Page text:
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Sunday, May 3, 2009

Why is Congress Treating Karl Rove and Roger Clemens Differently?

I can't even read Sports Illustrated these days without being reminded about our screwed-up justice system.

Consider the April 27 issue of SI, which includes "Fall From Grace," a story about the looming legal woes of baseball great Roger Clemens. I've never been a Clemens fan. While the big Texan is unquestionably one of baseball's all-time great pitchers, he has long come across as an arrogant jackass who cheated the game by using performance-enhancing drugs.

But SI now reveals that Congress treated Clemens in a much tougher way than it apparently plans to treat former Bush White House strategist Karl Rove. Suddenly, Clemens seems like a sympathetic character.

We've known for weeks that Congress plans to let Rove testify unsworn, in a private setting, about apparent politicization of the Justice Department under Bush.

SI makes it clear that Clemens was offered no such accommodations when he testified before Congress in February 2008 about baseball's steroid problems.

Consider this passage from "Fall From Grace":

Flanked by his lawyers, Rusty Hardin and Lanny Breuer, Clemens entered room 2157 of the Rayburn Building, took the oath and promptly declared, "I have not used steroids or growth hormone." He repeated this denial, in various formulations, six times in the first 30 minutes of the exceedingly awkward meeting.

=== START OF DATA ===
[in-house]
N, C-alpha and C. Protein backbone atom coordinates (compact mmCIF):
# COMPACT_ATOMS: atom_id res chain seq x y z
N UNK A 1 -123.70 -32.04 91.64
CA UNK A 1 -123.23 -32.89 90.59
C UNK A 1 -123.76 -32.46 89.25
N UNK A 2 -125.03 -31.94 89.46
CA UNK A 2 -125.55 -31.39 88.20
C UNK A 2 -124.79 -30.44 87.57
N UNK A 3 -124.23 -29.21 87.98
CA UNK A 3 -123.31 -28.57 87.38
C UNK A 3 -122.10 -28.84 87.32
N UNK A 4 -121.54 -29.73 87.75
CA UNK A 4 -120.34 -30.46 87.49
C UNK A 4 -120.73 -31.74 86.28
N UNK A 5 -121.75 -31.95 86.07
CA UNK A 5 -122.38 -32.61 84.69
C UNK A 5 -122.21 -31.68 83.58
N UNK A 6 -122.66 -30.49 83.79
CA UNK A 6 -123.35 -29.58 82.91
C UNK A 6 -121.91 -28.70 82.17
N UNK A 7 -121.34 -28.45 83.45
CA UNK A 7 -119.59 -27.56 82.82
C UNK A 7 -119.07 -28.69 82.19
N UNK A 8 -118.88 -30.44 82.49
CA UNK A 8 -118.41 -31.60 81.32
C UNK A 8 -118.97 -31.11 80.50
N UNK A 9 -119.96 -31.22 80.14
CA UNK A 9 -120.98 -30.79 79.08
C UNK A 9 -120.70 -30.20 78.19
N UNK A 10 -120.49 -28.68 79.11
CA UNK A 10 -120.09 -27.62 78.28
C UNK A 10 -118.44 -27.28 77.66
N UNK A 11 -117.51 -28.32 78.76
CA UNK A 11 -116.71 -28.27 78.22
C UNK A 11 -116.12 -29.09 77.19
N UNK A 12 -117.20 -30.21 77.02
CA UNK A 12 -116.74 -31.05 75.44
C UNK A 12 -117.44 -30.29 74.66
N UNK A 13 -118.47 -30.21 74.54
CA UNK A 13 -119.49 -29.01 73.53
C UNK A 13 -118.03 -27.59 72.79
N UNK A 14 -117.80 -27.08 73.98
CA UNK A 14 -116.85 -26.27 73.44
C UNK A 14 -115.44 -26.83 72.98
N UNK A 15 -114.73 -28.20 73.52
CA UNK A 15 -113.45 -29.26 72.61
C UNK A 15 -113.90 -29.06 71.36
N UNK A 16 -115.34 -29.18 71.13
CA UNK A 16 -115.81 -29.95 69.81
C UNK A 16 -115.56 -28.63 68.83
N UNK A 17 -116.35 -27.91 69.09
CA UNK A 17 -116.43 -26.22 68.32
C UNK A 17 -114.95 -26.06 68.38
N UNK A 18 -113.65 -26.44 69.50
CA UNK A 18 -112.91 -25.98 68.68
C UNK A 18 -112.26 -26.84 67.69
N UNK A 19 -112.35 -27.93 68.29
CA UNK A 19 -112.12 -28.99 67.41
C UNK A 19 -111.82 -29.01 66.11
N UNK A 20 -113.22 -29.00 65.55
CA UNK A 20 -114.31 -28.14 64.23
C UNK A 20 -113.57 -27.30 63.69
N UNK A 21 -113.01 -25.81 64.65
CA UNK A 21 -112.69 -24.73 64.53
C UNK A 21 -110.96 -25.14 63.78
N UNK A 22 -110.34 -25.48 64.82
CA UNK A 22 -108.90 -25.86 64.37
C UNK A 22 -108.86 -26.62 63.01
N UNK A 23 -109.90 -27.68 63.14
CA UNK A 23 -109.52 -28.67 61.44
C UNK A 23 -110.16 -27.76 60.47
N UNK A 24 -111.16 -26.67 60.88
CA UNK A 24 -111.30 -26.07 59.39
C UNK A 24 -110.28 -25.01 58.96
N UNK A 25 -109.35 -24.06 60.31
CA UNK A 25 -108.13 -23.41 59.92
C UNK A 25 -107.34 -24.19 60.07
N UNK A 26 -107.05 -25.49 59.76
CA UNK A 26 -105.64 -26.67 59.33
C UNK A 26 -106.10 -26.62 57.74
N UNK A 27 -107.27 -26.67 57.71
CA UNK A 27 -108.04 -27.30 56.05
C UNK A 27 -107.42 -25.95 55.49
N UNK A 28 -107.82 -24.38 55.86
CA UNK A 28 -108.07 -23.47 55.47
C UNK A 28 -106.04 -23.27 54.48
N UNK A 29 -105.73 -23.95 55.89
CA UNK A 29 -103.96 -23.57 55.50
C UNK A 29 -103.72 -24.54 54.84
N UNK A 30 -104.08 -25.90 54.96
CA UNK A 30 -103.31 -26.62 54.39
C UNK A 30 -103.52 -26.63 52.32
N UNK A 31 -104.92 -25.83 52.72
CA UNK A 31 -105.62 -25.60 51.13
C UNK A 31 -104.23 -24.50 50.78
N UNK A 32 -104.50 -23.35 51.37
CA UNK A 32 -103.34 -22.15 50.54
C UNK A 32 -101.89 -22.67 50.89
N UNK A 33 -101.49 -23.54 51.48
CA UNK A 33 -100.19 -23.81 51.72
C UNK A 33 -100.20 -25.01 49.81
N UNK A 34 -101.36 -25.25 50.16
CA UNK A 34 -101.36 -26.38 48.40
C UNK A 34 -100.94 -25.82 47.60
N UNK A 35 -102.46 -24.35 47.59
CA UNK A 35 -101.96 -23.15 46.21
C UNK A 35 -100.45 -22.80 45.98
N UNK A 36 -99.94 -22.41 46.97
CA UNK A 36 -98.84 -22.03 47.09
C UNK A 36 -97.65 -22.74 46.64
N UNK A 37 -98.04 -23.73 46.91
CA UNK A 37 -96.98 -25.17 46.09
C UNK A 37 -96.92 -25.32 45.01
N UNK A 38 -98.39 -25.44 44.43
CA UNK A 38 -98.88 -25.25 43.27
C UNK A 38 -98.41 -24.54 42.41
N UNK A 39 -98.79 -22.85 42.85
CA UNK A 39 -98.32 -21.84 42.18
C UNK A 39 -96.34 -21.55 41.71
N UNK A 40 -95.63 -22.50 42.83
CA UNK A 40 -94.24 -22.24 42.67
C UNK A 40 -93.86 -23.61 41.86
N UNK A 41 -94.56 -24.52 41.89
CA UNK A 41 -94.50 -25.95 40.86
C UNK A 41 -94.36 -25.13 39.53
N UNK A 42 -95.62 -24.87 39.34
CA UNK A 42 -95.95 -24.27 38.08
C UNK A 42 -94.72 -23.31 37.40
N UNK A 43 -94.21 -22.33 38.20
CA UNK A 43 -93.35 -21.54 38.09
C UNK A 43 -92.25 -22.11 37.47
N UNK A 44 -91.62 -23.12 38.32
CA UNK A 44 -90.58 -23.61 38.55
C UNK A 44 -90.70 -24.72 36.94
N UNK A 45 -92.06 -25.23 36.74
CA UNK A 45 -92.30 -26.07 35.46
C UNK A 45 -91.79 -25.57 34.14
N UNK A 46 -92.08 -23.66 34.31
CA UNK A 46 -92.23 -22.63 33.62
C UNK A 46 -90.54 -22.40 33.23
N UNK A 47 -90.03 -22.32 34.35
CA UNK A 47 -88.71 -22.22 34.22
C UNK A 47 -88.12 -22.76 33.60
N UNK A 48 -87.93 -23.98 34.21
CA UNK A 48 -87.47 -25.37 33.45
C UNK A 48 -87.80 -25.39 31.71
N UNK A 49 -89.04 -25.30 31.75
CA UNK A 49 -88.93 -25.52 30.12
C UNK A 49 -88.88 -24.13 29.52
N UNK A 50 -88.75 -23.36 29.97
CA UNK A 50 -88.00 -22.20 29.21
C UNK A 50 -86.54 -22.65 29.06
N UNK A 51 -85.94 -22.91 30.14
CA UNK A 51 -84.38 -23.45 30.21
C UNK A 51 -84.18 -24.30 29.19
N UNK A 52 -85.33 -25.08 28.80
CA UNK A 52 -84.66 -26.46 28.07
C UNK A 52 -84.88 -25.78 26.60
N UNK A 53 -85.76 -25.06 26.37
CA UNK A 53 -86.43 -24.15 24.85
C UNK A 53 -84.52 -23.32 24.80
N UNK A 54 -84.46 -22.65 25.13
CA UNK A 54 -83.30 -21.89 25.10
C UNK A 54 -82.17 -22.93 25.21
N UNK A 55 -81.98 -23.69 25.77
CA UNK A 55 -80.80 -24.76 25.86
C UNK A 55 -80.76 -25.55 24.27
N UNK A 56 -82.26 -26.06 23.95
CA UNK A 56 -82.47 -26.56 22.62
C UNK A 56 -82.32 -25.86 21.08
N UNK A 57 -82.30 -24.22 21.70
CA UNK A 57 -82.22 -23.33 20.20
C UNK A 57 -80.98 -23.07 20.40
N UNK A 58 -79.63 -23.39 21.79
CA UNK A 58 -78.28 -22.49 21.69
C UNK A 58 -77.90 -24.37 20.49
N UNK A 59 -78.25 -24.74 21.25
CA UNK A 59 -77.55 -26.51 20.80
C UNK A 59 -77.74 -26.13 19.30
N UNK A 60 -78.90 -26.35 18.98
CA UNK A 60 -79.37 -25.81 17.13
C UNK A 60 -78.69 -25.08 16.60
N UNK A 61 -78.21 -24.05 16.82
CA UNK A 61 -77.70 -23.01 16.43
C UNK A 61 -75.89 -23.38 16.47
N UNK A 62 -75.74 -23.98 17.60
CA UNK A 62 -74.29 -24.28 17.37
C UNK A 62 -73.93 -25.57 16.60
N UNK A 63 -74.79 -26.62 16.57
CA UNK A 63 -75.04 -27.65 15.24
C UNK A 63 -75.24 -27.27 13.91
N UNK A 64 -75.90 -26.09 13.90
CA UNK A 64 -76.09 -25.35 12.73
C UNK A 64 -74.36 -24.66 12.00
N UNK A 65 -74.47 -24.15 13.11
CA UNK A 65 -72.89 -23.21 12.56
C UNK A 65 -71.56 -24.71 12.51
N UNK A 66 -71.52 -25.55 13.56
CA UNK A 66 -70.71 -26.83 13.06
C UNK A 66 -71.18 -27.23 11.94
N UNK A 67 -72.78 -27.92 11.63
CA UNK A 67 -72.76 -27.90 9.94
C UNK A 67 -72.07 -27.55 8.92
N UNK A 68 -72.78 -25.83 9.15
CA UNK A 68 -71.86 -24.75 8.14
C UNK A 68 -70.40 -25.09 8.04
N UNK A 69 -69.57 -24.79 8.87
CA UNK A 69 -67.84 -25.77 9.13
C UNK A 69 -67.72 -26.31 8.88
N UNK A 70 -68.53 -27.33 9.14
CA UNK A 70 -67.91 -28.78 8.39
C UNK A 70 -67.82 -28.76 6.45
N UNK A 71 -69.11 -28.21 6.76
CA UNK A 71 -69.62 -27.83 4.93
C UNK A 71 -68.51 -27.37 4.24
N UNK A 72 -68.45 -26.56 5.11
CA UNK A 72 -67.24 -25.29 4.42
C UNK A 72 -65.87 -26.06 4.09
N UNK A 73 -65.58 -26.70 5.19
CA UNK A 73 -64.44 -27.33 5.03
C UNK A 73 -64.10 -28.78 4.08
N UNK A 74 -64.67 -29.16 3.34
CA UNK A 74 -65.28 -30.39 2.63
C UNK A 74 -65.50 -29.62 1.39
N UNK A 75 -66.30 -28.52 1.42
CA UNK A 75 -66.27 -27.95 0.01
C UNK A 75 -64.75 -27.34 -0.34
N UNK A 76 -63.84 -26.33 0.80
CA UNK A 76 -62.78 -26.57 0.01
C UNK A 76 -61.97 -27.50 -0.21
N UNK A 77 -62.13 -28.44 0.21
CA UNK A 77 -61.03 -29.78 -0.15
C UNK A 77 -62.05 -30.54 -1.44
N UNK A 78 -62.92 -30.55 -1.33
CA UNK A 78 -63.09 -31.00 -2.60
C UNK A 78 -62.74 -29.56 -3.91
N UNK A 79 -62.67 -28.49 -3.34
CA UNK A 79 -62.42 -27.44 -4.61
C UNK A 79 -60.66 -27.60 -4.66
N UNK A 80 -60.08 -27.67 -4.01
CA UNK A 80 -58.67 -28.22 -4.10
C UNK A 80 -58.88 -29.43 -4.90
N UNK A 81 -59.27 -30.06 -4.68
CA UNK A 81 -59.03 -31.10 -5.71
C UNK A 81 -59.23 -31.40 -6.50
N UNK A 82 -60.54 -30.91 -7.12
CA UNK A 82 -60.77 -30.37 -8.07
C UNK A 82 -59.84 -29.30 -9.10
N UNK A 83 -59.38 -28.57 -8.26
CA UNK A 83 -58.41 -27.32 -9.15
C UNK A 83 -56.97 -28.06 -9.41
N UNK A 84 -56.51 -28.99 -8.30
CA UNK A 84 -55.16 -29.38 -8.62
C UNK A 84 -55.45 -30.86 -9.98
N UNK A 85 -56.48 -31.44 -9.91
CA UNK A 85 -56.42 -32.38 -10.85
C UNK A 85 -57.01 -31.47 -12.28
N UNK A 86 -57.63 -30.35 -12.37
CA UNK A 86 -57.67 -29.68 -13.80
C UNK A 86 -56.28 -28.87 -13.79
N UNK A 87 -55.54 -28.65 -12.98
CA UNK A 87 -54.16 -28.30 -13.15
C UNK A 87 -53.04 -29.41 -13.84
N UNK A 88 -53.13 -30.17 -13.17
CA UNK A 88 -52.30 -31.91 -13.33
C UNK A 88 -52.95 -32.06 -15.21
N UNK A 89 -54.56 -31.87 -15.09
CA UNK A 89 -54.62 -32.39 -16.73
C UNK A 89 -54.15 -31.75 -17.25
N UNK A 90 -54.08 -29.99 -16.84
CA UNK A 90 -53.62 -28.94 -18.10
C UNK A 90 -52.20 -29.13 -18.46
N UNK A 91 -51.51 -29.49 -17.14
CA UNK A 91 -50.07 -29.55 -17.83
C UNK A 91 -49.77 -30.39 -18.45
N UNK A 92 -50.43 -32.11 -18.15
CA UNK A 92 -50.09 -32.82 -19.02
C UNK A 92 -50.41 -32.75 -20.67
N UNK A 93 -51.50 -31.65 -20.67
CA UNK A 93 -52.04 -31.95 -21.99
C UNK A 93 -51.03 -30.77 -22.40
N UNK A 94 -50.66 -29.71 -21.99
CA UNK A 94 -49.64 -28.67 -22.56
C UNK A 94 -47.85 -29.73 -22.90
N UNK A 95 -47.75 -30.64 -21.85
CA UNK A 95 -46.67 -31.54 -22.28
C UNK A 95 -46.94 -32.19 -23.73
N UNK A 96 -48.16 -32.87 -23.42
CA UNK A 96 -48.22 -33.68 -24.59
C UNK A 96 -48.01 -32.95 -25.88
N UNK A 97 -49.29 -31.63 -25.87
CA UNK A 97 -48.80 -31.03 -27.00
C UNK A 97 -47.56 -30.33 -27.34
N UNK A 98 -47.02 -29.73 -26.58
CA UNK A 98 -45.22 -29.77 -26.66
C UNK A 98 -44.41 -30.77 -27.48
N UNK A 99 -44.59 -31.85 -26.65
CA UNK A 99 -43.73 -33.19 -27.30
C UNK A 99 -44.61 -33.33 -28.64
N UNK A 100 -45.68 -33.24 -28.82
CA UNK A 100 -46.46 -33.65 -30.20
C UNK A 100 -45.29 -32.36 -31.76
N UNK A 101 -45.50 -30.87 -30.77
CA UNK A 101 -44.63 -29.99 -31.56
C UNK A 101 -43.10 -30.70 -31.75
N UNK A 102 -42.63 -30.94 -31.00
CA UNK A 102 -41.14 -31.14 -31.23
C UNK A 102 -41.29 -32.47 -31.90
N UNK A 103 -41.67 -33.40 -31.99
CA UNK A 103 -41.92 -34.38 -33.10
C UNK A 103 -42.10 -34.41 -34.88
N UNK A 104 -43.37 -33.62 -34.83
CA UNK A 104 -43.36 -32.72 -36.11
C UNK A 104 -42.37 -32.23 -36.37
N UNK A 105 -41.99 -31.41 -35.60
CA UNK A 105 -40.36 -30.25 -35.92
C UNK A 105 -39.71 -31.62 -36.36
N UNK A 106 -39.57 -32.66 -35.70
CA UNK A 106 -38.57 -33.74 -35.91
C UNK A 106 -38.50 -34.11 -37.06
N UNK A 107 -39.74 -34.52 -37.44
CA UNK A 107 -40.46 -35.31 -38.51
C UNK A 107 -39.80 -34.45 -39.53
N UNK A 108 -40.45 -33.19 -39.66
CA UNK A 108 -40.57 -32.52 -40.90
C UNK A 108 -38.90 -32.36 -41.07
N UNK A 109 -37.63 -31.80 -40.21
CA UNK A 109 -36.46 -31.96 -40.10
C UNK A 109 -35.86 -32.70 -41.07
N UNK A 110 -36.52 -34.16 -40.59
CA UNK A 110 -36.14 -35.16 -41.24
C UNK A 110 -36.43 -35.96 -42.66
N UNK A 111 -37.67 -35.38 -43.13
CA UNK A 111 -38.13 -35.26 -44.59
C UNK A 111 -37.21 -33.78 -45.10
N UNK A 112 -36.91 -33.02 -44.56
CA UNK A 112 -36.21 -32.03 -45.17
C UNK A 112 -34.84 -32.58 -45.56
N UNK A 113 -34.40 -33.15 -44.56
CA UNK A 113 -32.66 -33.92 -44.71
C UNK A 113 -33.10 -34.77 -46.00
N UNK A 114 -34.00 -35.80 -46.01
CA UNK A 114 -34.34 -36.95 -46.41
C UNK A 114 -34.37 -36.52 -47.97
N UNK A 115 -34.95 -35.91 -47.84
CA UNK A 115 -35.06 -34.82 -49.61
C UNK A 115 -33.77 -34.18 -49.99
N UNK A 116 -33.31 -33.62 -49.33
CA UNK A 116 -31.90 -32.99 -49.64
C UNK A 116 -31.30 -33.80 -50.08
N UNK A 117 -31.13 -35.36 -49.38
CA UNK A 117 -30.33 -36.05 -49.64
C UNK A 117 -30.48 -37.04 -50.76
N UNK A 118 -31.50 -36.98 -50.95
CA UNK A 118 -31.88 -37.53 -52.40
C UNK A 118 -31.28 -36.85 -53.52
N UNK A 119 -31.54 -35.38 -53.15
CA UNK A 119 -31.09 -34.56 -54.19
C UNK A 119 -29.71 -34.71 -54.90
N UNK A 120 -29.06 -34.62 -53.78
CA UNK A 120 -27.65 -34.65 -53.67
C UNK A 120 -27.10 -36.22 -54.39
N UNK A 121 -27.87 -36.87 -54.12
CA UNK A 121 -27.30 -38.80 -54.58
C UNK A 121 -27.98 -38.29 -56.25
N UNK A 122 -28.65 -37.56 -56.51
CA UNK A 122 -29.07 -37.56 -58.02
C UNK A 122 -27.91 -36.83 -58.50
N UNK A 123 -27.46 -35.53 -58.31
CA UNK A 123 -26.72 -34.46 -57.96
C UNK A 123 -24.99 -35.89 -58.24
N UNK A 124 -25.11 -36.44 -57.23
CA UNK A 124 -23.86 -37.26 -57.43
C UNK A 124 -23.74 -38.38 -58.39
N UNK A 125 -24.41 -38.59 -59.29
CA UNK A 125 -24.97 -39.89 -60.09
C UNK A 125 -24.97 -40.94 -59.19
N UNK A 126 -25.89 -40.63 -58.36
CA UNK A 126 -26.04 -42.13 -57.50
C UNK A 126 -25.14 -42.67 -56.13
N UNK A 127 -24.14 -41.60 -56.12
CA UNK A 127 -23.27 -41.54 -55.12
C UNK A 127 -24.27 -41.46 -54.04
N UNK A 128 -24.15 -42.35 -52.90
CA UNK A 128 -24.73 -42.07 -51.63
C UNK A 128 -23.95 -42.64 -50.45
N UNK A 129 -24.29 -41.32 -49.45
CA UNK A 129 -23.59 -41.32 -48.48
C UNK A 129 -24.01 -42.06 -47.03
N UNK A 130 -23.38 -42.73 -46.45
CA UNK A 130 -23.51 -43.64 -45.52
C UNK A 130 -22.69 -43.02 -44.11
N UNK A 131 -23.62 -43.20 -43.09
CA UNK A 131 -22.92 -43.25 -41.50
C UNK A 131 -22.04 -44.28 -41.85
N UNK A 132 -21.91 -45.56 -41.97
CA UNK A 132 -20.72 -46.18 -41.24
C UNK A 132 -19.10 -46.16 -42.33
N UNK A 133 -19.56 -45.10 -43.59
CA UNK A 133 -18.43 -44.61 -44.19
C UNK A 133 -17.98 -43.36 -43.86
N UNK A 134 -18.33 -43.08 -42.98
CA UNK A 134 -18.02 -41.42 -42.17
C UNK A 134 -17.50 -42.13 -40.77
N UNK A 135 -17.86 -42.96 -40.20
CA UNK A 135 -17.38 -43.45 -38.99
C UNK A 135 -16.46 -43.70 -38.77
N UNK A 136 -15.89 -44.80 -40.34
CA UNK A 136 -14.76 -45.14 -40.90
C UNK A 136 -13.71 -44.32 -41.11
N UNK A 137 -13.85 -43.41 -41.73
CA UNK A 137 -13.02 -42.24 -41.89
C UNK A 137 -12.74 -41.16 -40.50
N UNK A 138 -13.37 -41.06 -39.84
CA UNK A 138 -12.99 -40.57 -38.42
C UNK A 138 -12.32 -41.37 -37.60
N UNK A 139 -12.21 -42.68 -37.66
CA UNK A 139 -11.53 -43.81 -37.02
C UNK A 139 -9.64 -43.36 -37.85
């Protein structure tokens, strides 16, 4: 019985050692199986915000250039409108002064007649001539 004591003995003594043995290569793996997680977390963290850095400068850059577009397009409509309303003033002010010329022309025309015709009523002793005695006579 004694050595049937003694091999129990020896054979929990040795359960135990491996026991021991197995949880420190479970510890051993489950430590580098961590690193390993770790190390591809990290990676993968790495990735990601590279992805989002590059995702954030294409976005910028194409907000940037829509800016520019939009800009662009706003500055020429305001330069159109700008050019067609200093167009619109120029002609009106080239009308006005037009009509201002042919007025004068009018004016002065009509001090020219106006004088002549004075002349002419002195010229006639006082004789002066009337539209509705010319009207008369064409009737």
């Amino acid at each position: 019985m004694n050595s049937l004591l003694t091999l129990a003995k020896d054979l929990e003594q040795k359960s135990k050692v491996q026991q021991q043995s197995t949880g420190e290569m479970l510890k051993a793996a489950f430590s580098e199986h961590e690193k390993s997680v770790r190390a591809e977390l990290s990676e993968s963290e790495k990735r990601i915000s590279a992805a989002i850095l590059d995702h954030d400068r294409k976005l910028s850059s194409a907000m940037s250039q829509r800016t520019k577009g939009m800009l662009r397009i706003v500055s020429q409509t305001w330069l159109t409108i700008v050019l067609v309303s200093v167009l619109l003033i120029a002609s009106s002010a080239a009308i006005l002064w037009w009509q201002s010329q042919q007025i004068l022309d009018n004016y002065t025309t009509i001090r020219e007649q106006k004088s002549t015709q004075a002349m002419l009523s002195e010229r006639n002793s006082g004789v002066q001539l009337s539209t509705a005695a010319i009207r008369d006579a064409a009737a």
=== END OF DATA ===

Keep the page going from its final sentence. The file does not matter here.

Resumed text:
These were probably the most important sentences Clemens had ever uttered. The sworn statements were direct and unequivocal, and they were recorded verbatim. From that moment forward, if it were ever proved that Clemens had used steroids or HGH, he could be prosecuted for lying to Congress. For much of the deposition he sat silently while his lawyers spoke to the investigators, clarifying the pitcher's answers and bashing the methodology of the Mitchell Report. Clemens had eagerly looked forward to testifying. It was his chance to demonstrate resolve and, it seemed, to blow off steam.

We learn that the statements were sworn. And that's why Clemens is in such hot water now--because "he could be prosecuted for lying to Congress."

Congressional aides have tried to convince us that any testimony before Congress is de facto sworn testimony, meaning that Rove could face charges of lying to Congress. But that doesn't seem to square with SI's reporting on the Clemens case.

It also adds credence to Alabama lawyer (and Siegelman-case whistleblower) Jill Simpson and her contentions that Obama White House Counsel Greg Craig is trying to protect Rove.

After all, Rove is one of several former Bush officials who have been represented by Williams & Connolly, Craig's former law firm.

Clemens was represented by a couple of big hitters--Rusty Hardin, of Houston, and Lanny Breuer, of the D.C. firm Covington & Burling. President Obama has named Breuer to head the criminal division of the U.S. Justice Department under Attorney General Eric Holder.

Breuer clearly has clout, but he's not a Williams & Connolly guy. Maybe that's where Clemens went wrong.

1 comment:

Matt Osborne said...

Will it ever end?? Will these cockroaches ever be forced to endure the daylight so we can squish them with finality???